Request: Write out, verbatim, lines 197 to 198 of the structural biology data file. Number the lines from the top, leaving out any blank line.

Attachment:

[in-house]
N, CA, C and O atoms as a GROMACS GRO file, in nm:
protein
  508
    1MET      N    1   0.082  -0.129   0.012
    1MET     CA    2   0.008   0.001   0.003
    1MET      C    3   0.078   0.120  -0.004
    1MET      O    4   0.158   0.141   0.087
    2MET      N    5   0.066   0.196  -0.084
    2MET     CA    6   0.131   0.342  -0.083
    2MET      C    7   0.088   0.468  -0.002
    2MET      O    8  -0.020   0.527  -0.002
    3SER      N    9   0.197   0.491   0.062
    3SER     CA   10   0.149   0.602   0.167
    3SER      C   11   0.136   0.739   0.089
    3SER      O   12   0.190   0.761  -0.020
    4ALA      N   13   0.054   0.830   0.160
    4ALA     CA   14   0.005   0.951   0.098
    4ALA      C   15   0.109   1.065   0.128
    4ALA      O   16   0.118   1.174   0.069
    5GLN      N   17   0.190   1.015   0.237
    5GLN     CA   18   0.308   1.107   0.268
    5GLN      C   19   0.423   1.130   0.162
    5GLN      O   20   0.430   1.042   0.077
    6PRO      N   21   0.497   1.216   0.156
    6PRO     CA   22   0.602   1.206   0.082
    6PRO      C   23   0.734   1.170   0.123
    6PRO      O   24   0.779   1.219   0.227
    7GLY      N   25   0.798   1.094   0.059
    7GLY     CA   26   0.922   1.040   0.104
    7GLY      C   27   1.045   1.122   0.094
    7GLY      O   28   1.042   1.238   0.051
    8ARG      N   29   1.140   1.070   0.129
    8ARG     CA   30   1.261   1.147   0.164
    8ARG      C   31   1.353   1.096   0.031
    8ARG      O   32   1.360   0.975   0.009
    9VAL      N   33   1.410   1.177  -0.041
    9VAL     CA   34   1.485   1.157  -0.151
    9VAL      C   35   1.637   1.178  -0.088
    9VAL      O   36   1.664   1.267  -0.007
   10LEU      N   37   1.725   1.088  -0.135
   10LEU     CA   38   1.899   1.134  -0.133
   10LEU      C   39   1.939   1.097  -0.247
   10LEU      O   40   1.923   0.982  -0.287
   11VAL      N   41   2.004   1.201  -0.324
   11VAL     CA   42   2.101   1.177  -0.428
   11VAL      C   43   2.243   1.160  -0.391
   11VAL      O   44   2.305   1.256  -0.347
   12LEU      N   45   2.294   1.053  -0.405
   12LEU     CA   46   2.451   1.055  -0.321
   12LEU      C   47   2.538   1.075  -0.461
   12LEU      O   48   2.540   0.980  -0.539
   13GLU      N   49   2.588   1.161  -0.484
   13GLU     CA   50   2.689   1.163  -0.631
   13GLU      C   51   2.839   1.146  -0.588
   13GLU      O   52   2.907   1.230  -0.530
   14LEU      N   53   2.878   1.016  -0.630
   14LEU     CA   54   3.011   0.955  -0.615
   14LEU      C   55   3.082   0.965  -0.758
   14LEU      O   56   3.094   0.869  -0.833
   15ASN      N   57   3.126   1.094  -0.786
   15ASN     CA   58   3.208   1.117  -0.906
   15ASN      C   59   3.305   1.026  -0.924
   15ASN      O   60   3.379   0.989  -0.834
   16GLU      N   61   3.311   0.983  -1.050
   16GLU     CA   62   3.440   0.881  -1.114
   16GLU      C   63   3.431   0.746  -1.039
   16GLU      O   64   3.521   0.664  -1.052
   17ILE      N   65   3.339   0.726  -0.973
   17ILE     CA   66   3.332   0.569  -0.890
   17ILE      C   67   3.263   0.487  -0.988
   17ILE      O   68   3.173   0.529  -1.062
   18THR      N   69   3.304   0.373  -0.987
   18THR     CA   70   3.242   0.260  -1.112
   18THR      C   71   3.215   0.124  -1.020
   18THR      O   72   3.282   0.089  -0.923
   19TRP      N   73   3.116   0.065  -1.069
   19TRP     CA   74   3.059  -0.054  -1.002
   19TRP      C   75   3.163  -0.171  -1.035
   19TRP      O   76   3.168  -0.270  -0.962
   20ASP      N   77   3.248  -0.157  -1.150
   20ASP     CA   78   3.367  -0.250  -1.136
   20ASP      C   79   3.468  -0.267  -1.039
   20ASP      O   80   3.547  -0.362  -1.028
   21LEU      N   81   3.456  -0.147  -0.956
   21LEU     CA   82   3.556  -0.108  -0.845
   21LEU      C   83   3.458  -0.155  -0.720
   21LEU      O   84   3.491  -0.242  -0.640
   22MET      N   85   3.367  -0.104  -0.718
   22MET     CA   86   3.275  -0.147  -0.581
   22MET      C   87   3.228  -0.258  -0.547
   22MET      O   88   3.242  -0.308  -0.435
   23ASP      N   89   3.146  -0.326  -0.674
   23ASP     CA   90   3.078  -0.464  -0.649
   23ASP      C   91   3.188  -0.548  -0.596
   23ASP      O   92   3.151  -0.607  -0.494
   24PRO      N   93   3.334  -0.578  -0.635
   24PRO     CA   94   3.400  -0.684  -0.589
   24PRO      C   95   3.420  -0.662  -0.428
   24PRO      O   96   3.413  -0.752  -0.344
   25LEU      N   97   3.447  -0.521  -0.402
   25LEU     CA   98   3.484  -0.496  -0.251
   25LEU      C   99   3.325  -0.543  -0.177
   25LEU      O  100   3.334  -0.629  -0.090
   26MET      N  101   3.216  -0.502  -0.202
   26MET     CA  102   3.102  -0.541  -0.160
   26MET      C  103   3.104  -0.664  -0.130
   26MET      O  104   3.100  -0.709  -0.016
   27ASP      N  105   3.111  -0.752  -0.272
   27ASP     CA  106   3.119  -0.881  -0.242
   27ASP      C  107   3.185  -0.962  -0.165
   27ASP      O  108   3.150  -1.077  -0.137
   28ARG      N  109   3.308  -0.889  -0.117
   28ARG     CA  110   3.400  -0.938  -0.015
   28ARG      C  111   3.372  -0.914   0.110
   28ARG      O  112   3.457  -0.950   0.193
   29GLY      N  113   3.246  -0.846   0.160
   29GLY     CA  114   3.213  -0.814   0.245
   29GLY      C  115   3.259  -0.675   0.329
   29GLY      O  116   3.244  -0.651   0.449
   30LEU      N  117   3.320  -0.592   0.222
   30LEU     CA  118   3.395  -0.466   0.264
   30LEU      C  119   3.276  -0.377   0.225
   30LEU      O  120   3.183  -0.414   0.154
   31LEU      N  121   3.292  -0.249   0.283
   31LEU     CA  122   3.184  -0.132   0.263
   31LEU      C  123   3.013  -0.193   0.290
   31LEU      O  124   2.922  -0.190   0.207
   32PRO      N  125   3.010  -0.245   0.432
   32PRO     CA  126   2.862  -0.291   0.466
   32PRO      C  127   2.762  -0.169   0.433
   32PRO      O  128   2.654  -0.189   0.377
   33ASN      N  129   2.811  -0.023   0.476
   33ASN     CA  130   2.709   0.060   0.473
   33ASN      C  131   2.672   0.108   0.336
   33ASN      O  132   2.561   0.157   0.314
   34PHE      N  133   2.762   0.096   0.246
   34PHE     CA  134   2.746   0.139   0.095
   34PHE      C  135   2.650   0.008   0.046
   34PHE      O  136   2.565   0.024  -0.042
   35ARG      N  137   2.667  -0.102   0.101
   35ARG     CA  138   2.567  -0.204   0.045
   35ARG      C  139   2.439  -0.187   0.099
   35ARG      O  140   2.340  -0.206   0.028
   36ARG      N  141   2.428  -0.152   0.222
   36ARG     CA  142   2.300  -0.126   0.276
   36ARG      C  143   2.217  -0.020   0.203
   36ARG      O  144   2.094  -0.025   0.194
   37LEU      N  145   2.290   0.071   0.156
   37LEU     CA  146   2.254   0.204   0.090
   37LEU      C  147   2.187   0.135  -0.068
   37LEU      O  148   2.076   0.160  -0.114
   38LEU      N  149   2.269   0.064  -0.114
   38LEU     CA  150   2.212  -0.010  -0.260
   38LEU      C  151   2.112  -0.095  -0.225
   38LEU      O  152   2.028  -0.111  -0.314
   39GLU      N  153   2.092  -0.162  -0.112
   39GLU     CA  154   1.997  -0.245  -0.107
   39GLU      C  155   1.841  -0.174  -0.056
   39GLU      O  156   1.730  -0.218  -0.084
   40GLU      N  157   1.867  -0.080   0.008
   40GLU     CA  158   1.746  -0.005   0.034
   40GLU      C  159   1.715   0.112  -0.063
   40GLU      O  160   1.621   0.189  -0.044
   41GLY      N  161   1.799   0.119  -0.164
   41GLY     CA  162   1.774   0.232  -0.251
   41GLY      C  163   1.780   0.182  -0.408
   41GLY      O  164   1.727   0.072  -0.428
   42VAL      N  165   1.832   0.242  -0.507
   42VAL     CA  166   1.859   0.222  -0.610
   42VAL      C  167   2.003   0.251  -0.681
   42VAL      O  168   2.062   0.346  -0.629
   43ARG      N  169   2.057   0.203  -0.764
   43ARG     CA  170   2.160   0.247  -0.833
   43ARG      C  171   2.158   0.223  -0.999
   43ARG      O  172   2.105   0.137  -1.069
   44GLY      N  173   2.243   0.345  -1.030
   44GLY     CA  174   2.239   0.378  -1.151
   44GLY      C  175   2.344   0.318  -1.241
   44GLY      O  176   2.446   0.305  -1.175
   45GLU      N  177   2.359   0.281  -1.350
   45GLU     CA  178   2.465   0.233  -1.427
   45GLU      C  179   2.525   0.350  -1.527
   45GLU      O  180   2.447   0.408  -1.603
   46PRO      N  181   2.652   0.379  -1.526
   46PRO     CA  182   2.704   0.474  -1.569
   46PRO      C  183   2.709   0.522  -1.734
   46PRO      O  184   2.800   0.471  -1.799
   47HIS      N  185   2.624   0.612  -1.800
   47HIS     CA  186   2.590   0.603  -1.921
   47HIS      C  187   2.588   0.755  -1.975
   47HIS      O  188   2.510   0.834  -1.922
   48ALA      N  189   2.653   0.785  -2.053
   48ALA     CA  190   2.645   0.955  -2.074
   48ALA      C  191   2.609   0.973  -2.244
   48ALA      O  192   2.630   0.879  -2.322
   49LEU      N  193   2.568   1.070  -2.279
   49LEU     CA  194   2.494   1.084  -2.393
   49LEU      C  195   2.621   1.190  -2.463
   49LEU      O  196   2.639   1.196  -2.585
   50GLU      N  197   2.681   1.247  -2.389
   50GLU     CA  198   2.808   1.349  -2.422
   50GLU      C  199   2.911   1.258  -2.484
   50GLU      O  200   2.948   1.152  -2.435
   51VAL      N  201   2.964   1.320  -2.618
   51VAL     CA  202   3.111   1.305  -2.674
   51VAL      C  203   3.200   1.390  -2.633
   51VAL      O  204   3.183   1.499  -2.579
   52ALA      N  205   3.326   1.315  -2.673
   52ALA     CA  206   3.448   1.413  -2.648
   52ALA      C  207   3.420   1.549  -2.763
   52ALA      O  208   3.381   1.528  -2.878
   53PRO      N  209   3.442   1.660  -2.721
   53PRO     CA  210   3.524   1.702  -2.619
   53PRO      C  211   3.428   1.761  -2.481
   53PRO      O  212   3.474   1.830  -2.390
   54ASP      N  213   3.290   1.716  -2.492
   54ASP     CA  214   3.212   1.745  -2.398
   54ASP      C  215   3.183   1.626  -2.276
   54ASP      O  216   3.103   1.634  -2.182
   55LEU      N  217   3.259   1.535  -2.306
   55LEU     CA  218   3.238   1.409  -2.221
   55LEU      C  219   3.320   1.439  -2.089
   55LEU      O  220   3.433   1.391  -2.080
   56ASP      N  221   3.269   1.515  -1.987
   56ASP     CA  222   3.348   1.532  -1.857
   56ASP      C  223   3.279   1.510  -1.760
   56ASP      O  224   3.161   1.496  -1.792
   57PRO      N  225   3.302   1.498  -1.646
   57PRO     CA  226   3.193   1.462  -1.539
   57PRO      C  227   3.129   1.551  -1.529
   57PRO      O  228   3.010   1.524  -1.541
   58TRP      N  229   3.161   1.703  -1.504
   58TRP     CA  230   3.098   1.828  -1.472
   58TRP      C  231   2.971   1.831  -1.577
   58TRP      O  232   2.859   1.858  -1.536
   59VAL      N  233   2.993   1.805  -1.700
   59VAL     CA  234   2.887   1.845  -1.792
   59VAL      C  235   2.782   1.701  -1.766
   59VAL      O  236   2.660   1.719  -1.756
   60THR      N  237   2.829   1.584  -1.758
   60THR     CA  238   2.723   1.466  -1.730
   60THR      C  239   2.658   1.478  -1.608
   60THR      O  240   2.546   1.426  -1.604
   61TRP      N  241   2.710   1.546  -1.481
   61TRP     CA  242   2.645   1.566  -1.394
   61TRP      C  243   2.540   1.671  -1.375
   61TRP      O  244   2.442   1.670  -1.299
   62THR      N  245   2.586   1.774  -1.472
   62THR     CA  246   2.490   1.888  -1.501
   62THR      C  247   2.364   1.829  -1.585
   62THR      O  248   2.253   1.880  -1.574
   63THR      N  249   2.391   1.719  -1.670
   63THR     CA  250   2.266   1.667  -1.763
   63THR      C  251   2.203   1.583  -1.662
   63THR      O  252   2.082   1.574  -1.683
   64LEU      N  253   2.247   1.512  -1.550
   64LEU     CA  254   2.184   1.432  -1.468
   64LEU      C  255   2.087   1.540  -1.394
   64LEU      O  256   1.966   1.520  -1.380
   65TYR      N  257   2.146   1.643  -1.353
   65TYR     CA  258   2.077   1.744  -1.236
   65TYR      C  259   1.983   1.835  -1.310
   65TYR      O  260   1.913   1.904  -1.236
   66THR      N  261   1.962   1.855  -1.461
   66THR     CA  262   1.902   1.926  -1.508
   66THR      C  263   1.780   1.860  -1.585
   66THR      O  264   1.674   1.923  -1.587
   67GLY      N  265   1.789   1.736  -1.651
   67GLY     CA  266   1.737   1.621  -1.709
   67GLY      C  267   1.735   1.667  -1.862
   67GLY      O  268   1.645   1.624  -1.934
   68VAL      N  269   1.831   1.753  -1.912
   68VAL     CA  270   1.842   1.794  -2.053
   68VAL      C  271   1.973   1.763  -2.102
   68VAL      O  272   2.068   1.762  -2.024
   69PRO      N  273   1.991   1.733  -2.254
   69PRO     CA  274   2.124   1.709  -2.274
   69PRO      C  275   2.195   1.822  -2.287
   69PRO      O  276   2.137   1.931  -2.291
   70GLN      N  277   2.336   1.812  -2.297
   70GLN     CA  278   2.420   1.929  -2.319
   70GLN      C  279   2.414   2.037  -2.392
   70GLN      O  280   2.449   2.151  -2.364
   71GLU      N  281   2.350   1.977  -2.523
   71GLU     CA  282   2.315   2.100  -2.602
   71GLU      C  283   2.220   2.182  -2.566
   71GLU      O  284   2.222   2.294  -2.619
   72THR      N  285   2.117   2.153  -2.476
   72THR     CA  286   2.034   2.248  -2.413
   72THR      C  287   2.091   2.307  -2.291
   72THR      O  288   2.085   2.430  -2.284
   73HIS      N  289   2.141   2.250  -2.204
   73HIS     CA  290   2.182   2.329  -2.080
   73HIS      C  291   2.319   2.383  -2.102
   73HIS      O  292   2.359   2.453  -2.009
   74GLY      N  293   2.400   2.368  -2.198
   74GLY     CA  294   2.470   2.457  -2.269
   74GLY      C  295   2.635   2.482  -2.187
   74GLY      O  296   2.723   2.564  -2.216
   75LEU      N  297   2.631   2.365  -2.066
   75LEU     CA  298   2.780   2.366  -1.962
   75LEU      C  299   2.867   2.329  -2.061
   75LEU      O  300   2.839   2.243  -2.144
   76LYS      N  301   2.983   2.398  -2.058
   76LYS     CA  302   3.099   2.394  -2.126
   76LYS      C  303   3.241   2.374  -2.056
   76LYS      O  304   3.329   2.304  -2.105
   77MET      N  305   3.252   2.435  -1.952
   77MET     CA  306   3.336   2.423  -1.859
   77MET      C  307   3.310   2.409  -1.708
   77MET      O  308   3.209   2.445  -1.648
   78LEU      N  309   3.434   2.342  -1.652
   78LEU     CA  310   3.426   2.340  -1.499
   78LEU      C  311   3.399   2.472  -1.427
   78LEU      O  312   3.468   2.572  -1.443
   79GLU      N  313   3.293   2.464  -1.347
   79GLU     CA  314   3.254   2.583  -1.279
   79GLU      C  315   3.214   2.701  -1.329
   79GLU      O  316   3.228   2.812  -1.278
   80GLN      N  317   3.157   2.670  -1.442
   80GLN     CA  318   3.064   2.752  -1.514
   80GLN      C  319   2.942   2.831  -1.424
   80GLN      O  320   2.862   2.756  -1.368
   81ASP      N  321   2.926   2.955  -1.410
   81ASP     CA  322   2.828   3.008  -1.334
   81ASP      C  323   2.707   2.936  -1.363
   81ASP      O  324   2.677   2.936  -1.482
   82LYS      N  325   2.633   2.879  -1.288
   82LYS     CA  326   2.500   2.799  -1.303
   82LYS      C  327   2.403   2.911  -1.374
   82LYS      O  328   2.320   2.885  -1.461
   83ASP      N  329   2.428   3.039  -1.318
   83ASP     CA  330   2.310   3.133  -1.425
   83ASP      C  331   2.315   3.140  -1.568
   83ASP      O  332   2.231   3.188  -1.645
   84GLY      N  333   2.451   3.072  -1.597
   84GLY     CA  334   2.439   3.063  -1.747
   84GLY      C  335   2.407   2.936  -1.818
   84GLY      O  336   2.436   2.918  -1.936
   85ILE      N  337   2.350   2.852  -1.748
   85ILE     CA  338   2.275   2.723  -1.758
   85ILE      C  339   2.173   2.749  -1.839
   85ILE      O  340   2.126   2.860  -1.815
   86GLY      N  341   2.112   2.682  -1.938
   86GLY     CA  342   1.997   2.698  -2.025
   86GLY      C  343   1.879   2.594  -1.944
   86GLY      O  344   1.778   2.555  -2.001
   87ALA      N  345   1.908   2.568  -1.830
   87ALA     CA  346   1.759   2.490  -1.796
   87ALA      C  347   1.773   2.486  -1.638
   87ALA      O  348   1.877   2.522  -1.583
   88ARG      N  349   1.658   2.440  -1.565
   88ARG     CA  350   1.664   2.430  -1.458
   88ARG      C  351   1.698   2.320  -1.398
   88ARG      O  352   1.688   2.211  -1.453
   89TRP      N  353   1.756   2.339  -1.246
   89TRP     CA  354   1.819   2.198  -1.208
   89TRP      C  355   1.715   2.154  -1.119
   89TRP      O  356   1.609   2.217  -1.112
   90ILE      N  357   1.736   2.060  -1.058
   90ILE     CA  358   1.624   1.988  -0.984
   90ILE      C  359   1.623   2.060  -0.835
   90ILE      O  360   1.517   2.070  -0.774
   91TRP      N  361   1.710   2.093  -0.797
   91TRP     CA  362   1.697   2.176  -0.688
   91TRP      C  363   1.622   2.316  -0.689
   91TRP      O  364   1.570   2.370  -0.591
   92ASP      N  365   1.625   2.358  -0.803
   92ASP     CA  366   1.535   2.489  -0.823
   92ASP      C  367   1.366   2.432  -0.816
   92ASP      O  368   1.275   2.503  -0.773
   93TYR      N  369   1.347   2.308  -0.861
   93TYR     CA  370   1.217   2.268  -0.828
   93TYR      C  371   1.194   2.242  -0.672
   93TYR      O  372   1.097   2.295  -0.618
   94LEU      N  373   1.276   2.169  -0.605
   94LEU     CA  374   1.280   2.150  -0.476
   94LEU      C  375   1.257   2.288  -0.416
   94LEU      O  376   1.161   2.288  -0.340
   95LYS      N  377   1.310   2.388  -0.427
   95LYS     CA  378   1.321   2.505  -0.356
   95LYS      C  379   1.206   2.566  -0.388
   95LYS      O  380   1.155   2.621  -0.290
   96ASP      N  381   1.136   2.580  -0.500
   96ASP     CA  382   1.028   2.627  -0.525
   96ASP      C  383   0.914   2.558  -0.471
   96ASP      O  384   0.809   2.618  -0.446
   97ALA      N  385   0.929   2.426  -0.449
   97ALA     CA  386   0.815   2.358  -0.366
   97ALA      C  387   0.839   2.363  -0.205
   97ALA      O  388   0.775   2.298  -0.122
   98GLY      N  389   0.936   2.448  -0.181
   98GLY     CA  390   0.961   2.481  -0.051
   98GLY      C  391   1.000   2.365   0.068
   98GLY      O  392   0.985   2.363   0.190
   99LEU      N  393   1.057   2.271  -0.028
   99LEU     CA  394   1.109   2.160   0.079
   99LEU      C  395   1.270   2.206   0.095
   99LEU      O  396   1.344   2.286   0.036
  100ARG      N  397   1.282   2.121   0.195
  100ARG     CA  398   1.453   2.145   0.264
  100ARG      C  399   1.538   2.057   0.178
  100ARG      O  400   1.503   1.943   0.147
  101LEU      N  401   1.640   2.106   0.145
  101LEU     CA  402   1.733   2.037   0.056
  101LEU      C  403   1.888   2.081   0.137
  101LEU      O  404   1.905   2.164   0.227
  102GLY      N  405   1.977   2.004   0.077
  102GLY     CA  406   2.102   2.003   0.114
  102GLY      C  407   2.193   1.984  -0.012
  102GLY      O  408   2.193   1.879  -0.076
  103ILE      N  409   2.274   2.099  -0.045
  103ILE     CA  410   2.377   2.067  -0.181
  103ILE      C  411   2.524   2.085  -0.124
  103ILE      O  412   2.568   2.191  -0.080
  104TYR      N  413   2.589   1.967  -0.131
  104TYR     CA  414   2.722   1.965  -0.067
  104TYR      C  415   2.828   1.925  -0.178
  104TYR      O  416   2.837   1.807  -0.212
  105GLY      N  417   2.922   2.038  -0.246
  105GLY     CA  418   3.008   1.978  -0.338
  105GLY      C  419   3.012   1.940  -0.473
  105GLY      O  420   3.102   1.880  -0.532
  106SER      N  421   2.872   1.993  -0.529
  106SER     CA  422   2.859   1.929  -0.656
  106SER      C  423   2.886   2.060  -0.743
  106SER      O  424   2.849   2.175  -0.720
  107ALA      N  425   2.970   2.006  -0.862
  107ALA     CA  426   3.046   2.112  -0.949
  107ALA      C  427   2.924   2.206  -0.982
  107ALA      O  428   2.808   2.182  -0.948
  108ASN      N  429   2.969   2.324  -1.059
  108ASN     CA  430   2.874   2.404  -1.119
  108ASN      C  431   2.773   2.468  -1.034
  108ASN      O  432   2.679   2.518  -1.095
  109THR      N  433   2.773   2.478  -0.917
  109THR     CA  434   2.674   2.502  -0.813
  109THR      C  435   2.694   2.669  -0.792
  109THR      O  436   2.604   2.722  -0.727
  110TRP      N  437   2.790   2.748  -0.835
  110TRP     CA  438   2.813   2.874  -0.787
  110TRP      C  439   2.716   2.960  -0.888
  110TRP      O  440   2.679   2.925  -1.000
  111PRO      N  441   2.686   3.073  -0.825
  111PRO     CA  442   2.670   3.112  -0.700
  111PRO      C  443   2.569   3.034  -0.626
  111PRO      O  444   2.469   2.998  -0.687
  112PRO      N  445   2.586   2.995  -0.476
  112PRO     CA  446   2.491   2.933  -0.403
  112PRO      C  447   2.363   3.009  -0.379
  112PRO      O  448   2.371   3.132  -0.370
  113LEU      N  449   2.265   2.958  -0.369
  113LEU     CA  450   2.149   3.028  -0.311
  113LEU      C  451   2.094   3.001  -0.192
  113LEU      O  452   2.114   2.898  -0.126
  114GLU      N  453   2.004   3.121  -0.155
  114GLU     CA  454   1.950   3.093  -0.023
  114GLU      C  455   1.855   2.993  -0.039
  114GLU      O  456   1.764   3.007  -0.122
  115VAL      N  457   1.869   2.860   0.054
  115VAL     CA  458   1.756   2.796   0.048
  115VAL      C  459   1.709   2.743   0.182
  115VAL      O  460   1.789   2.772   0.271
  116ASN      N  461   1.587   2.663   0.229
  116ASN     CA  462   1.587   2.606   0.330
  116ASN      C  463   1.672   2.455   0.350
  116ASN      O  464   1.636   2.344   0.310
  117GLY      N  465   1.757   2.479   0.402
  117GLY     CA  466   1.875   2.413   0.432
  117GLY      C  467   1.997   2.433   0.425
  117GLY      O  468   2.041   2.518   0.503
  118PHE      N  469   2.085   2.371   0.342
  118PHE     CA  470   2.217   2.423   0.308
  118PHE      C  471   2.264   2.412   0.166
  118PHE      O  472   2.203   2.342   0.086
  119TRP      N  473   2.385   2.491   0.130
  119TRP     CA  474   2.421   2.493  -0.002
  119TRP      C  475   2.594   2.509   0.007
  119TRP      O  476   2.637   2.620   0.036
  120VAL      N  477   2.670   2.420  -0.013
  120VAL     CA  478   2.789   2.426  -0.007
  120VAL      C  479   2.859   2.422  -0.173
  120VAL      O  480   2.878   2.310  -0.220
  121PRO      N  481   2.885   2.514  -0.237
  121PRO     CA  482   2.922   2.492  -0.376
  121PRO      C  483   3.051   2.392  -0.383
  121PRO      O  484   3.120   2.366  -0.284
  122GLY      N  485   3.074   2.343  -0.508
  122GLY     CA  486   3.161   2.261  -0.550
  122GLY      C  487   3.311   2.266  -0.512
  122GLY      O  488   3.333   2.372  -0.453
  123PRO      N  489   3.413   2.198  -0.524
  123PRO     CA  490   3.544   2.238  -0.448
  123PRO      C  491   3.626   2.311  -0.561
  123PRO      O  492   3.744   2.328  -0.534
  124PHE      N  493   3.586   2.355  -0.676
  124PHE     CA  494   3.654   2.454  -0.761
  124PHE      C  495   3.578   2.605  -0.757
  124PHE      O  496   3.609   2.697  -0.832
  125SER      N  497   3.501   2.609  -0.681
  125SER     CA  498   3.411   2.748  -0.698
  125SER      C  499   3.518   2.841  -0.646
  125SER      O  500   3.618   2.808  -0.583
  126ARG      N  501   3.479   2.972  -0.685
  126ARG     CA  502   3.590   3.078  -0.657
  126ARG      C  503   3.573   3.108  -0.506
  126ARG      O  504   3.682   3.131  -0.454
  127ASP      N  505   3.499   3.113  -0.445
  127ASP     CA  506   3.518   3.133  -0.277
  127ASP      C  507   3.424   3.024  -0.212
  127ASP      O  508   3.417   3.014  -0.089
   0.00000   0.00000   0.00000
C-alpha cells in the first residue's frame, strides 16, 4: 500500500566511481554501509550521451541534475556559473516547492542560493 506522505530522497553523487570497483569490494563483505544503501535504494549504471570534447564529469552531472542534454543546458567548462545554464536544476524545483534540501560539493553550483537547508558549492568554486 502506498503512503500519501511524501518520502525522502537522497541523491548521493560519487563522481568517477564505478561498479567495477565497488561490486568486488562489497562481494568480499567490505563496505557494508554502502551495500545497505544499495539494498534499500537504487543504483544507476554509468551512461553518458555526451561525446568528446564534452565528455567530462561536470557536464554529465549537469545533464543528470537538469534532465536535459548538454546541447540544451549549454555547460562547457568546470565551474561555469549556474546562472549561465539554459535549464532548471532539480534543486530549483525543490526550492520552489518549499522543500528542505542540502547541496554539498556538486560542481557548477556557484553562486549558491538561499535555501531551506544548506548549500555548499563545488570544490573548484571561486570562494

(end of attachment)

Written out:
   49LEU      N  193   2.568   1.070  -2.279
   49LEU     CA  194   2.494   1.084  -2.393